By Keith Idec
NEW YORK – Jose Uzcategui finished Andre Dirrell the right way following eight rounds this time.
The hard-hitting Venezuelan became the first fighter to stop Dirrell by scoring a technical knockout of the skillful southpaw after the eighth round of their rematch Saturday night at Barclays Center in Brooklyn. Uzcategui captured the IBF interim super middleweight title Dirrell won when Uzcategui got disqualified for hitting Dirrell after the bell to end the eighth round in their first fight nine months ago.
Uzcategui (27-2, 23 KOs) began hurting Dirrell with a body shot in the third round. The rugged Uzcategui battered and bloodied him during the remaining rounds, until Dirrell’s cut man, Jacob “Stitch” Duran, instructed a New York State Athletic Commission official to tell referee Ricky Gonzalez to stop the bout before the ninth round started.
Dirrell pleaded with Duran to allow him to continue. Duran, concerned for Dirrell’s health, still stopped the fight.
“I was a little surprised they stopped it in the eighth,” Uzcategui said. “I had said it would be the third round that I would knock him out. It took a little longer, but it finally came. …. I came here to pressure him. It was either get knocked out or knock him out. I knocked him out.”
The 34-year-old Dirrell (26-3, 16 KOs), a former Olympian from Flint, Michigan, fought for the first time with new trainer Virgil Hunter in his corner. Hunter is best known for his work with Andre Ward, who was Dirrell’s Olympic teammate in 2004.
The new voice in his corner didn’t appear to help Dirrell, who told BoxingScene.com on Thursday that he contemplated retirement before Ward suggested having Hunter train him. Dirrell’s replaced his uncle, Leon Lawson Jr., as his trainer because Lawson assaulted Uzcategui in the ring after their first fight.
Before Saturday night, Dirrell had lost only two title bouts by decision to former world champions. Carl Froch beat him by split decision in October 2009 and James DeGale defeated Dirrell by unanimous decision in May 2015.
An older, slower Dirrell had more difficulty dealing with Uzcategui, who at 27 is seven years younger than him.
“I’ve been in there with long fighters before, but he was especially long,” Dirrell said. “I think I was a little heavier than I wanted to be tonight, but that’s no excuse. Uzcategui did a great job.”
Seemingly realizing Dirrell didn’t have much left, Uzcategui attacked Dirrell to start the eighth round Saturday night, hammering him to the head and body. Dirrell tried to move away from him, but Uzcategui stalked him and continued landing hard shots.
Uzcategui drilled Dirrell with a straight right hand to the head just before the eighth round ended. Dirrell acknowledged that hard shot and a respectful Uzcategui tapped Dirrell on top of his head as Dirrell began walking back to his corner.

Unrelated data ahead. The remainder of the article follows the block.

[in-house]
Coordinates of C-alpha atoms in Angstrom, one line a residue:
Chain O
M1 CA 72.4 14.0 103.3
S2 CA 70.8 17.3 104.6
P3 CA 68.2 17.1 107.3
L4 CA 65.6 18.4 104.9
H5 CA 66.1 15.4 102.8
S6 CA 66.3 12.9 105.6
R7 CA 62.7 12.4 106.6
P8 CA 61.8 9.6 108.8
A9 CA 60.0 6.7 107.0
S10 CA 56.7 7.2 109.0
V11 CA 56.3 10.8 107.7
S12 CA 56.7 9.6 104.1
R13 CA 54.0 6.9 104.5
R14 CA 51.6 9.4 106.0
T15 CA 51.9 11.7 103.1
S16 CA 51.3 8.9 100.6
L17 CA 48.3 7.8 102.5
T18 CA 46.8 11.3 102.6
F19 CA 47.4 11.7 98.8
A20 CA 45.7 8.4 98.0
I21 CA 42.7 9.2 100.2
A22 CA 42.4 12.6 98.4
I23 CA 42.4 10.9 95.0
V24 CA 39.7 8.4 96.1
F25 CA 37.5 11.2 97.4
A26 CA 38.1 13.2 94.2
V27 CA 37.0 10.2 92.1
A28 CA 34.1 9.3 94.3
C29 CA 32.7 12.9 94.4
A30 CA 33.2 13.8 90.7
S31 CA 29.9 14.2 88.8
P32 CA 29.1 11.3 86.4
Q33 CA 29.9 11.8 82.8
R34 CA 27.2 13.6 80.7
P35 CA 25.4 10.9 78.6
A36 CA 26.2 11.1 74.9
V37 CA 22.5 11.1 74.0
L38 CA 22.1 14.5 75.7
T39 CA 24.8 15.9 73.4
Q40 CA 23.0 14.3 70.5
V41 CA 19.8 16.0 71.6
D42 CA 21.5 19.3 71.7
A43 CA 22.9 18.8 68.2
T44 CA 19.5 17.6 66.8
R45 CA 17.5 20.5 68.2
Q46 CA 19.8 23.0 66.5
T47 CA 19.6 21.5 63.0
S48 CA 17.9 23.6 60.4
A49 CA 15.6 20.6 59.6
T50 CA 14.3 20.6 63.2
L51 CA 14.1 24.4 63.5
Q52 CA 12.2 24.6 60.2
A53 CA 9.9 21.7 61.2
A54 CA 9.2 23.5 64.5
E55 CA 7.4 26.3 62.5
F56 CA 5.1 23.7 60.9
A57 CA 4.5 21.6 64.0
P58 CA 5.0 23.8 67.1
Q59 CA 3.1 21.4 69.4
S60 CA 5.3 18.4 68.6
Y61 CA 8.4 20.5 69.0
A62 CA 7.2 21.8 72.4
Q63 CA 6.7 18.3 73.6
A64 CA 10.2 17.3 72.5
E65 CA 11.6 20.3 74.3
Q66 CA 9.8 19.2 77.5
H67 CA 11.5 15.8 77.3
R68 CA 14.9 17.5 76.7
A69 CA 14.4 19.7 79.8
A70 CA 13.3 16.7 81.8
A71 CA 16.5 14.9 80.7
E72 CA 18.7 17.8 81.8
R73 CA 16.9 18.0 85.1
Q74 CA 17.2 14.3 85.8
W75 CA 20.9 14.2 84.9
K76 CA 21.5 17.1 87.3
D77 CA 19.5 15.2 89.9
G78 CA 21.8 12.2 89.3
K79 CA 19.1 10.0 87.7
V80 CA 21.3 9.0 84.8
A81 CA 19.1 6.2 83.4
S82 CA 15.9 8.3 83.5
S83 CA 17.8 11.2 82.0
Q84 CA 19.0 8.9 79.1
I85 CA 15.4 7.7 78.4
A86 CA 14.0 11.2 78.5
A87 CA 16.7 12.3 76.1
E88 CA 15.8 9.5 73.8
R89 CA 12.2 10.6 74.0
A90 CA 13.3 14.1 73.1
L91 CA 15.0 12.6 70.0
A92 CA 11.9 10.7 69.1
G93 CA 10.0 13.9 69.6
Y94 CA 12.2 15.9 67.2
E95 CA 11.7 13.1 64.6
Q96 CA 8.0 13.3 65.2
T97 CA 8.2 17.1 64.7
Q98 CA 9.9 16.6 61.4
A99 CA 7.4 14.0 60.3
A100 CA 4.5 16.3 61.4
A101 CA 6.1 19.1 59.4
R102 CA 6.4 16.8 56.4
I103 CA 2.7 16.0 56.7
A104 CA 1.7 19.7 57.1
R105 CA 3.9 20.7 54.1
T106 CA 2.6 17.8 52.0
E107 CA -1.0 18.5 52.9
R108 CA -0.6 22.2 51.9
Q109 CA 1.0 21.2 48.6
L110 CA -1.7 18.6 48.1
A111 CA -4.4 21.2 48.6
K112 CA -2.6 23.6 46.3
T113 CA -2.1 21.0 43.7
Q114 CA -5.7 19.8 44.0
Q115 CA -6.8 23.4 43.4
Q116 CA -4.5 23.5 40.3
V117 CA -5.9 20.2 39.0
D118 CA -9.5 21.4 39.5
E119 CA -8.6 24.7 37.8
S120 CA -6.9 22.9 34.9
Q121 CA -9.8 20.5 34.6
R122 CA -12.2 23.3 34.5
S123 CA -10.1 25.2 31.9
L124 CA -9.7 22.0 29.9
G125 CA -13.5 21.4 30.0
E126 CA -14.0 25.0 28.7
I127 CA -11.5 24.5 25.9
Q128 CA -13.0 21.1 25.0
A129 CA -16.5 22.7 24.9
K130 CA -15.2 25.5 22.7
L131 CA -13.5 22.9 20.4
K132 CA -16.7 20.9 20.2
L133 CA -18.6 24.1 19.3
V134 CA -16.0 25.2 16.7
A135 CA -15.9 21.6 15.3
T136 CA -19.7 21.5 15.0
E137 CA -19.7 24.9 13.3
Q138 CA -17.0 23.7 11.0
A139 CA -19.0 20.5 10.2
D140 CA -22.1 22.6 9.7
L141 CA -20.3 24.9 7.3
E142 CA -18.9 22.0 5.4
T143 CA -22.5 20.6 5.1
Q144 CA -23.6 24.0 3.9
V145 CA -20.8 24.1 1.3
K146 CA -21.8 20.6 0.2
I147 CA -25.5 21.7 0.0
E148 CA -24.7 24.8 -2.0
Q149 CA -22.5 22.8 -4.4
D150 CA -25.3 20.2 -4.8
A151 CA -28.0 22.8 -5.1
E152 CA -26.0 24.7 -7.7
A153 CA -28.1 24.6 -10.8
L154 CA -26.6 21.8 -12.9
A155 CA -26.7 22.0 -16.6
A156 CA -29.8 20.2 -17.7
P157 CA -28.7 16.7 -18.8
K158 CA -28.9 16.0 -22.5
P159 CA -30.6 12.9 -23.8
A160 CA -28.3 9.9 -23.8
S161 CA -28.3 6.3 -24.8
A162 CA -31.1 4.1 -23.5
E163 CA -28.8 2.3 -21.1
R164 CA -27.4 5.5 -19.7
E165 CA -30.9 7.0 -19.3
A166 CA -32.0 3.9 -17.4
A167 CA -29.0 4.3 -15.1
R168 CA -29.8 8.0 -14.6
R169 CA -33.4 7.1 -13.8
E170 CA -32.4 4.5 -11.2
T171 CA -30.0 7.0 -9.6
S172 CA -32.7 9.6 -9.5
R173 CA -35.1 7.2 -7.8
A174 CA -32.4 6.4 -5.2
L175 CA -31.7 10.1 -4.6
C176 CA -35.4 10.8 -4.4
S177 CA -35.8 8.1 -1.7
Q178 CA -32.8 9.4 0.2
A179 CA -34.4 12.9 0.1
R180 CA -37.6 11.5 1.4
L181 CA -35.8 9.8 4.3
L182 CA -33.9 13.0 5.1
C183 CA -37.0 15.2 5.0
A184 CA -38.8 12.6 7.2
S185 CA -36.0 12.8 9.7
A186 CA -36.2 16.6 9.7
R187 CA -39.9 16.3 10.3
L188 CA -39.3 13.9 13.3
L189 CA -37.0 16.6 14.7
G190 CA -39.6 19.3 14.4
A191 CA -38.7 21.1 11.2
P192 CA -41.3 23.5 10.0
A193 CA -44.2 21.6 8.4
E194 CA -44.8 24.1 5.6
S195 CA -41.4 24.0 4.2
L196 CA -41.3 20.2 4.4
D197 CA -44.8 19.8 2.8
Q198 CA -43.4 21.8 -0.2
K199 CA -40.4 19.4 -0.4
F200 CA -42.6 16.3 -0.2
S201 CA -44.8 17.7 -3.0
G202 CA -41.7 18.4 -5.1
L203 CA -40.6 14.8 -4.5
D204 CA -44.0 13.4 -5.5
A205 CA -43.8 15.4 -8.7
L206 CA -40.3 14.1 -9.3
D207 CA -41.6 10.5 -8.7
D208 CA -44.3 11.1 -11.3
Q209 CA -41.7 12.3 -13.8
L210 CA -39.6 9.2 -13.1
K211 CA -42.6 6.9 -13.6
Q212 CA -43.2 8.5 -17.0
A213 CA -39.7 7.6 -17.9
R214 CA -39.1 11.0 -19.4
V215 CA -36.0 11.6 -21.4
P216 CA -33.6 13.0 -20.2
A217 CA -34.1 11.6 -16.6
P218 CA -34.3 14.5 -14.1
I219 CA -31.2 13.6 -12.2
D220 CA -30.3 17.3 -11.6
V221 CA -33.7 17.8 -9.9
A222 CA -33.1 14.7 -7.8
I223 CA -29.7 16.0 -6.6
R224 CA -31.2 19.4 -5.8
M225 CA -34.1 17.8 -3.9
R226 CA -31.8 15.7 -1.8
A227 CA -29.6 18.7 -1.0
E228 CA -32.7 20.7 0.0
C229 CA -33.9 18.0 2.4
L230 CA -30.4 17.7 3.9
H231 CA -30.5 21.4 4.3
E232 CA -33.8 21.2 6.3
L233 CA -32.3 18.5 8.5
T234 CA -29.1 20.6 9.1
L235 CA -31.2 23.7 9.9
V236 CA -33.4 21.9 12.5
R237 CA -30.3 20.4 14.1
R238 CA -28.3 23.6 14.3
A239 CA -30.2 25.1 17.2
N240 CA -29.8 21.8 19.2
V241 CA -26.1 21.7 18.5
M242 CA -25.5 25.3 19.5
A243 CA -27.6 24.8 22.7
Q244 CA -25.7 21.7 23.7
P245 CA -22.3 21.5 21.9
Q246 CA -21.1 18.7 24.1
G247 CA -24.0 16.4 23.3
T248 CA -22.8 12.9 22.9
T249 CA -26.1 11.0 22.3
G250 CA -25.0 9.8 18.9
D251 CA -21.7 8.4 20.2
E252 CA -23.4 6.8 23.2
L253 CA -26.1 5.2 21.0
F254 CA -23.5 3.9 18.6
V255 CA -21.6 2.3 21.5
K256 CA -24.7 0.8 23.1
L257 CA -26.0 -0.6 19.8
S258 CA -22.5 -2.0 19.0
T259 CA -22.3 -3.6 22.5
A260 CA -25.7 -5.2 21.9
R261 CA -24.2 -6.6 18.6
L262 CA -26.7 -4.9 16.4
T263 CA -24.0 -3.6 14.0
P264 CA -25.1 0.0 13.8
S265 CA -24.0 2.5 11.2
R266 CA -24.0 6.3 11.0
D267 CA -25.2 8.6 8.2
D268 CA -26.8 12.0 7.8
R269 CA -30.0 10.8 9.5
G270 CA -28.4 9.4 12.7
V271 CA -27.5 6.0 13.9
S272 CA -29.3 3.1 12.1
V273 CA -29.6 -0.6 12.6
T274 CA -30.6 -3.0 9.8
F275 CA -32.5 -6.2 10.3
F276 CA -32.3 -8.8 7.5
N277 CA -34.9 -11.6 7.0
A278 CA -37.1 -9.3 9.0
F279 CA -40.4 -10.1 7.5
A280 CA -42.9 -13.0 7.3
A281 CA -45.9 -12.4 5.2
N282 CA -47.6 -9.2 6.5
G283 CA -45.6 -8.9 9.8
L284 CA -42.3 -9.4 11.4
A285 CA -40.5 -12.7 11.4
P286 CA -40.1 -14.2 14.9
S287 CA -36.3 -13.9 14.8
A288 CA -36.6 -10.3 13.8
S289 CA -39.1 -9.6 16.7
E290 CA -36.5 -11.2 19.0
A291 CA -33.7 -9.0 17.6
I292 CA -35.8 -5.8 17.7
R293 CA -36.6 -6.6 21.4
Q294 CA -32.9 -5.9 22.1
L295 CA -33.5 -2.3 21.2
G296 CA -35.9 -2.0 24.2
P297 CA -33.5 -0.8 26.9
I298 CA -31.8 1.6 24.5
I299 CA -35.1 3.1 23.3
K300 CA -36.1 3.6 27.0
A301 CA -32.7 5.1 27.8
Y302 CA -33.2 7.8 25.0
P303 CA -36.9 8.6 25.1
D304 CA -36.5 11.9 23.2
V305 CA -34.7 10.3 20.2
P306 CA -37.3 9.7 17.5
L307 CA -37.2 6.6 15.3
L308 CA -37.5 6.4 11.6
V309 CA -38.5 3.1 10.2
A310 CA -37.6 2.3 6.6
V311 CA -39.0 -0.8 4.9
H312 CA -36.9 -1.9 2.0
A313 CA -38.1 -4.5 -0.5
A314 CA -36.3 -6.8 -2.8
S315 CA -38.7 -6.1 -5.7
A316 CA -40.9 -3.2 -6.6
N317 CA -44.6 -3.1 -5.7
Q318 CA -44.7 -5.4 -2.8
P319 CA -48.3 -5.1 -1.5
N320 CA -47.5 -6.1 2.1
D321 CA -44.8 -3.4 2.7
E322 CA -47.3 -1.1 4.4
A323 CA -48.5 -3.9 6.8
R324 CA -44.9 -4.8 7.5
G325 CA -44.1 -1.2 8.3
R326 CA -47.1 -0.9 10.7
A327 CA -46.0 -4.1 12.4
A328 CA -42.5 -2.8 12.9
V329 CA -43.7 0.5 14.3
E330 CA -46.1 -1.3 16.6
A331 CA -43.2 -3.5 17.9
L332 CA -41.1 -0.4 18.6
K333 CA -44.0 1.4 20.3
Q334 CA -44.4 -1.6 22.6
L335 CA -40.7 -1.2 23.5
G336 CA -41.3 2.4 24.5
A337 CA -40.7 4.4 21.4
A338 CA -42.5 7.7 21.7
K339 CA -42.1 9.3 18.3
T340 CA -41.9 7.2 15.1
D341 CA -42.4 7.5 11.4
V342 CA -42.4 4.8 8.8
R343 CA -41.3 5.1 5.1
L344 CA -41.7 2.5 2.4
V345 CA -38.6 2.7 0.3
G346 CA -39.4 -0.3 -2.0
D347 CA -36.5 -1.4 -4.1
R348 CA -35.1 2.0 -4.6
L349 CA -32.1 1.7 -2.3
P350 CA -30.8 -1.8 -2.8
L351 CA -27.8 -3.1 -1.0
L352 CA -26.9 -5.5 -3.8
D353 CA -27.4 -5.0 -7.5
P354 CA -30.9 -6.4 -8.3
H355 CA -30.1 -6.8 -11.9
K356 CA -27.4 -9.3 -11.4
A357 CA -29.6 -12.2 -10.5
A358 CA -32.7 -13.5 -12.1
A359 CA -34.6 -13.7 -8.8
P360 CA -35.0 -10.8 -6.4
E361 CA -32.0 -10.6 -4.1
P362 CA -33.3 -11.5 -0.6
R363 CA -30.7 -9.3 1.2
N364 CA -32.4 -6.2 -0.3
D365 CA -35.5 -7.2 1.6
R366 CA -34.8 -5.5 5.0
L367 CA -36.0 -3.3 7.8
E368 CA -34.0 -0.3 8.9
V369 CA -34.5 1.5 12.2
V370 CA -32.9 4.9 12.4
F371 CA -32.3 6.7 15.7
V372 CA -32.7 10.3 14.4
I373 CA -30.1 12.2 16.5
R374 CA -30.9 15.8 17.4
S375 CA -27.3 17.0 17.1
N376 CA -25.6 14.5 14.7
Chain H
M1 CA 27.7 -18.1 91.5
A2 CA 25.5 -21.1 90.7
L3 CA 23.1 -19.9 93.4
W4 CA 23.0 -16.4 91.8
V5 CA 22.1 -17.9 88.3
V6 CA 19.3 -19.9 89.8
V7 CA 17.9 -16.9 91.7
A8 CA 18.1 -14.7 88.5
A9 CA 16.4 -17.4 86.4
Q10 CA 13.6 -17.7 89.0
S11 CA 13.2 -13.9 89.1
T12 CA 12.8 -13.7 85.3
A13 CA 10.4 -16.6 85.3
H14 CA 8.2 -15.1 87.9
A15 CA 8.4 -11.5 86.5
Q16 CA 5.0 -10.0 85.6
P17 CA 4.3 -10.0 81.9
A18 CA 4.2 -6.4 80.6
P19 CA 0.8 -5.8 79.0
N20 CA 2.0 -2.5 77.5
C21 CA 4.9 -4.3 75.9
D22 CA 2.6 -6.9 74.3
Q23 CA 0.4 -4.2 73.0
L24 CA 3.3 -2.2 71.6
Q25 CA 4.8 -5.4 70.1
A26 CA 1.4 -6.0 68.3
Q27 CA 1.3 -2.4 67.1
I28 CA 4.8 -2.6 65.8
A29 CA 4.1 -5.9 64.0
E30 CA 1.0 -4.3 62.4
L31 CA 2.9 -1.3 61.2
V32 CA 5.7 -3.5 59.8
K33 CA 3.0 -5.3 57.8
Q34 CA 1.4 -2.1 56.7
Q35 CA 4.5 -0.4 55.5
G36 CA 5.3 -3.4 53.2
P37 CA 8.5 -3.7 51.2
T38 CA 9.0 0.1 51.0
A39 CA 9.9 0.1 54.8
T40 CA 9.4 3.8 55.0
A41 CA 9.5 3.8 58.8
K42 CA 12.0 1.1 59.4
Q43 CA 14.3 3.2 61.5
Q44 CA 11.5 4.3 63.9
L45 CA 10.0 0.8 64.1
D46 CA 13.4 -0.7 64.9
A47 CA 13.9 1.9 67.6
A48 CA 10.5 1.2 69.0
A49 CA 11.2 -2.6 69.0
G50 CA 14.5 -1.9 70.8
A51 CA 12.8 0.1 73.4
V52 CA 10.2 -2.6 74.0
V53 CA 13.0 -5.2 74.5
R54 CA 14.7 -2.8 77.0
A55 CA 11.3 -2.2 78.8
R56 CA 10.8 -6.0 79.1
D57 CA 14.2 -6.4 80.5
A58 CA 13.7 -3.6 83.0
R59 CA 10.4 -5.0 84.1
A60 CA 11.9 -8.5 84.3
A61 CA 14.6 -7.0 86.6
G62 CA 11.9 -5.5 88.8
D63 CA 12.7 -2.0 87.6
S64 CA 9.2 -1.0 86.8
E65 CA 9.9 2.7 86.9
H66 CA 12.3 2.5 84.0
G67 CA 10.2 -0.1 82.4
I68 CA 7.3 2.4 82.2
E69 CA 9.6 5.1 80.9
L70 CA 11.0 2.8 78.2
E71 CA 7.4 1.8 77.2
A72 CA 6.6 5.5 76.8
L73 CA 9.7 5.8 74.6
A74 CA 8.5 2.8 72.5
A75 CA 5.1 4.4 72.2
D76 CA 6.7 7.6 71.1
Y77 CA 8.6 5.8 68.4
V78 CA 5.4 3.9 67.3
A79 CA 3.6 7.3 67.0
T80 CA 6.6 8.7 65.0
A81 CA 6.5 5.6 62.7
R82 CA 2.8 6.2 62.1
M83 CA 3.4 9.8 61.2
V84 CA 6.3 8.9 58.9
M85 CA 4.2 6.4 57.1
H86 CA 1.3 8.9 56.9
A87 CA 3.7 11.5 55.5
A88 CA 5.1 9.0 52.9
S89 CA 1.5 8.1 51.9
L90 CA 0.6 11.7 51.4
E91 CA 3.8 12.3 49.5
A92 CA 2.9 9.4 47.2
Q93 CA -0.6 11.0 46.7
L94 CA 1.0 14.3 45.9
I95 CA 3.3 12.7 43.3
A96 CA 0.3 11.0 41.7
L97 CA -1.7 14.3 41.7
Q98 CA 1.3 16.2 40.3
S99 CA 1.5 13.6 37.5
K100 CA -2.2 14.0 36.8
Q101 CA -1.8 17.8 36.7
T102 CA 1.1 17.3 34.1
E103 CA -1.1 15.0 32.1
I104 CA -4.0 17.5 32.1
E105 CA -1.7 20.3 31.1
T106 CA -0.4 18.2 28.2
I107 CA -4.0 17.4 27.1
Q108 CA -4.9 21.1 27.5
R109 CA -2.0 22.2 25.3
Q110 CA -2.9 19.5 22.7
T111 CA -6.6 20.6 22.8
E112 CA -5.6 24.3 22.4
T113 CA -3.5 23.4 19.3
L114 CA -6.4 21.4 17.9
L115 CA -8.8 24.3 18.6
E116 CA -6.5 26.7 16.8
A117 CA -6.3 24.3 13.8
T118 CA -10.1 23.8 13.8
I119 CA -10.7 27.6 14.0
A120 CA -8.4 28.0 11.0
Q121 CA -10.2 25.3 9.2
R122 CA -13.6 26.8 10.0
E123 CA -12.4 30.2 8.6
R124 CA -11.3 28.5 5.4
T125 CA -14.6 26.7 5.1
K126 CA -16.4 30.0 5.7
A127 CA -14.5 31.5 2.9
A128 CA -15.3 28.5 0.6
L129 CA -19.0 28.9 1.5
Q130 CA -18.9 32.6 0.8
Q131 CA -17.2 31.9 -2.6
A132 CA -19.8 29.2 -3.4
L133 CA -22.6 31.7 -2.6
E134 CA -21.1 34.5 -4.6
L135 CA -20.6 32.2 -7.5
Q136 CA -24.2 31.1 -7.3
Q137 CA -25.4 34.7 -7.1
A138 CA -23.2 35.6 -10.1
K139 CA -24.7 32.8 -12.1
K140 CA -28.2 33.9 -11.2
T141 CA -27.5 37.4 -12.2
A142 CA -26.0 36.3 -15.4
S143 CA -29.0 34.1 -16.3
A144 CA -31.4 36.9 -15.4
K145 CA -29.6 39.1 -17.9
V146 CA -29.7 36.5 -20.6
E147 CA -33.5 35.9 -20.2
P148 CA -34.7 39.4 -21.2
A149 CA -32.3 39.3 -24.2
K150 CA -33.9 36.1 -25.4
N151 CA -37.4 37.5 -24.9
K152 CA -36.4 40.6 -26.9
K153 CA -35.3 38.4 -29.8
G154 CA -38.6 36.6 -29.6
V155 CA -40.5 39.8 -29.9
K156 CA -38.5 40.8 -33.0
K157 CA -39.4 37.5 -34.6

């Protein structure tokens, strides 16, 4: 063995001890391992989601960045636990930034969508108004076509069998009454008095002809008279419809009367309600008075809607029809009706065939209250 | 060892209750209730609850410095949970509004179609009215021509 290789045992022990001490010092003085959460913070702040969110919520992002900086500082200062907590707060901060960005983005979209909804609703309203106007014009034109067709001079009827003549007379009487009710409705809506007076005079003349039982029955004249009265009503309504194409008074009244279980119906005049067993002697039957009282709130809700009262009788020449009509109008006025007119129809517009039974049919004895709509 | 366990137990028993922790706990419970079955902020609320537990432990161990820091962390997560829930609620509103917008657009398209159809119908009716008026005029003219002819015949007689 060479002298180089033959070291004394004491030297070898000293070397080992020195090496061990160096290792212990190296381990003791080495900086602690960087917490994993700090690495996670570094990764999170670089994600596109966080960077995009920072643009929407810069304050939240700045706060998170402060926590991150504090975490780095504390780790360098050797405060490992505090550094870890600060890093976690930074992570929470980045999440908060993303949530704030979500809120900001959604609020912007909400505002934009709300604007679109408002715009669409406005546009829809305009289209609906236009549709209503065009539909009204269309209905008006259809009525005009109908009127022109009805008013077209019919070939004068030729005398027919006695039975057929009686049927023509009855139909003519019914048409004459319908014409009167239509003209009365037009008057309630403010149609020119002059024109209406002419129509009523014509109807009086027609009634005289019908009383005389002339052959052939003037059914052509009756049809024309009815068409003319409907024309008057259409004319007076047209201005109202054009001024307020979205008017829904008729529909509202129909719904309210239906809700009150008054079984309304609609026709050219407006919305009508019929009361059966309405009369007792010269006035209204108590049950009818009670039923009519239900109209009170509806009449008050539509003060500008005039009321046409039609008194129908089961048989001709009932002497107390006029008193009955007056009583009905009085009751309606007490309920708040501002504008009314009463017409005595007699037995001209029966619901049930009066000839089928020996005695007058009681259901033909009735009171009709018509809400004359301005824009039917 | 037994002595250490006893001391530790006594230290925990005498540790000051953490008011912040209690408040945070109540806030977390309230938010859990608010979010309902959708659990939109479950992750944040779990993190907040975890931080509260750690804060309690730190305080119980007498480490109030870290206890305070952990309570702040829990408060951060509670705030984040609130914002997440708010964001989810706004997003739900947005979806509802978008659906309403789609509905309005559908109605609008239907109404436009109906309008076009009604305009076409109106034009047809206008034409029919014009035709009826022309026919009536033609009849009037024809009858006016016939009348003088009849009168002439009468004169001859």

Earlier in the eighth, Dirrell tried to fight back and landed a solid left hand that Uzcategui took well.
“We knew we needed a knockout,” Dirrell said. “The way it was going, I needed to at least pick it up. I felt a little sluggish and he hit all the right shots. None of them really hurt, but he hit me where he was supposed to.”
Gonzalez warned Dirrell for hitting Uzcategui low during the seventh round.
Dirrell kept throwing punches after getting hurt with a body shot late in the third round, but Uzcategui was very accurate with his right hand in the fourth, fifth and sixth rounds. Dirrell backed Uzcategui into the ropes with a combination late in the sixth round.
Uzcategui drilled Dirrell with two hard, straight right hands within the first half of the third round. Uzcategui connected with a right hand to Dirrell’s body that buckled Dirrell’s legs just before the end of the third.
Dirrell started the fight strong by landing several left hands that kept Uzcategui at a distance.
Dirrell and Uzcategui didn’t walk to the ring until about 20 minutes later than anticipated because the New York State Athletic Commission had concerns about the pre-fight urine sample Uzcategui submitted. It was discolored, which caused the NYSAC to send that sample to a local hospital to make sure that the irregularity wasn’t something that should’ve prevented Uzcategui from fighting Dirrell.
Once the additional testing indicated Uzcategui was fit to fight, Uzcategui and Dirrell began walking to the ring shortly before 9:30 p.m. ET. Showtime’s telecast began at 9 p.m. ET.
Less than an hour later, the result of their rematch Saturday night was much more conclusive than the outcome of their first fight.
Uzcategui was winning that bout on two of the three scorecards through eight rounds. Referee Bill Clancy disqualified him, though, because Uzcategui hit Dirrell after the bell sounded to end the eighth round.
Dirrell said he couldn’t continue once Uzcategui crushed him with a flush left hook to the jaw after the bell. That punch sent Dirrell to the canvas, face-first.
The situation worsened when Lawson sucker-punched Uzcategui in the ring following the fight. Felonious assault charges against Lawson were downgraded to a misdemeanor assault charge, but Uzcategui’s handlers plan to pursue punitive damages once Lawson’s criminal case is resolved in Prince George’s County, Maryland.
Keith Idec is a senior writer/columnist for BoxingScene.com. He can be reached on Twitter @Idecboxing.